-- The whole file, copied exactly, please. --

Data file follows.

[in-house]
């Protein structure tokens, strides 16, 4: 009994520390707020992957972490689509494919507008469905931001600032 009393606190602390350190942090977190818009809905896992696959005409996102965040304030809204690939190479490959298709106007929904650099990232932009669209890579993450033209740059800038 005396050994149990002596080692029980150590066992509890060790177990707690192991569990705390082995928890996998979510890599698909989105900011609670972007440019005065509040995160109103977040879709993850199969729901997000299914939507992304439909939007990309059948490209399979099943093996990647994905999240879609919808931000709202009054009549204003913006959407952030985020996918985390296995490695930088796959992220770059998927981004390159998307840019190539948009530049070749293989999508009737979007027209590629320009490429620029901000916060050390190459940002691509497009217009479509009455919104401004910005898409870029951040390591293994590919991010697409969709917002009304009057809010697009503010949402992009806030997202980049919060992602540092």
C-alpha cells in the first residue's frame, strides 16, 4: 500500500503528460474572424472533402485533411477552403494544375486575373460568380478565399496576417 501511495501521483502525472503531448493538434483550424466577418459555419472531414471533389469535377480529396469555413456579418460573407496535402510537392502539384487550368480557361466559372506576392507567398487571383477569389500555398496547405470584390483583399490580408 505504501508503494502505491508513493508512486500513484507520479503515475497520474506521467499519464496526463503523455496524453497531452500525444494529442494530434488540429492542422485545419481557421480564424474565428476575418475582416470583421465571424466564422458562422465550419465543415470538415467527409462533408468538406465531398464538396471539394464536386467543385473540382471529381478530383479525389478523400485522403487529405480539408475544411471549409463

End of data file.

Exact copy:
[in-house]
């Protein structure tokens, strides 16, 4: 009994520390707020992957972490689509494919507008469905931001600032 009393606190602390350190942090977190818009809905896992696959005409996102965040304030809204690939190479490959298709106007929904650099990232932009669209890579993450033209740059800038 005396050994149990002596080692029980150590066992509890060790177990707690192991569990705390082995928890996998979510890599698909989105900011609670972007440019005065509040995160109103977040879709993850199969729901997000299914939507992304439909939007990309059948490209399979099943093996990647994905999240879609919808931000709202009054009549204003913006959407952030985020996918985390296995490695930088796959992220770059998927981004390159998307840019190539948009530049070749293989999508009737979007027209590629320009490429620029901000916060050390190459940002691509497009217009479509009455919104401004910005898409870029951040390591293994590919991010697409969709917002009304009057809010697009503010949402992009806030997202980049919060992602540092």
C-alpha cells in the first residue's frame, strides 16, 4: 500500500503528460474572424472533402485533411477552403494544375486575373460568380478565399496576417 501511495501521483502525472503531448493538434483550424466577418459555419472531414471533389469535377480529396469555413456579418460573407496535402510537392502539384487550368480557361466559372506576392507567398487571383477569389500555398496547405470584390483583399490580408 505504501508503494502505491508513493508512486500513484507520479503515475497520474506521467499519464496526463503523455496524453497531452500525444494529442494530434488540429492542422485545419481557421480564424474565428476575418475582416470583421465571424466564422458562422465550419465543415470538415467527409462533408468538406465531398464538396471539394464536386467543385473540382471529381478530383479525389478523400485522403487529405480539408475544411471549409463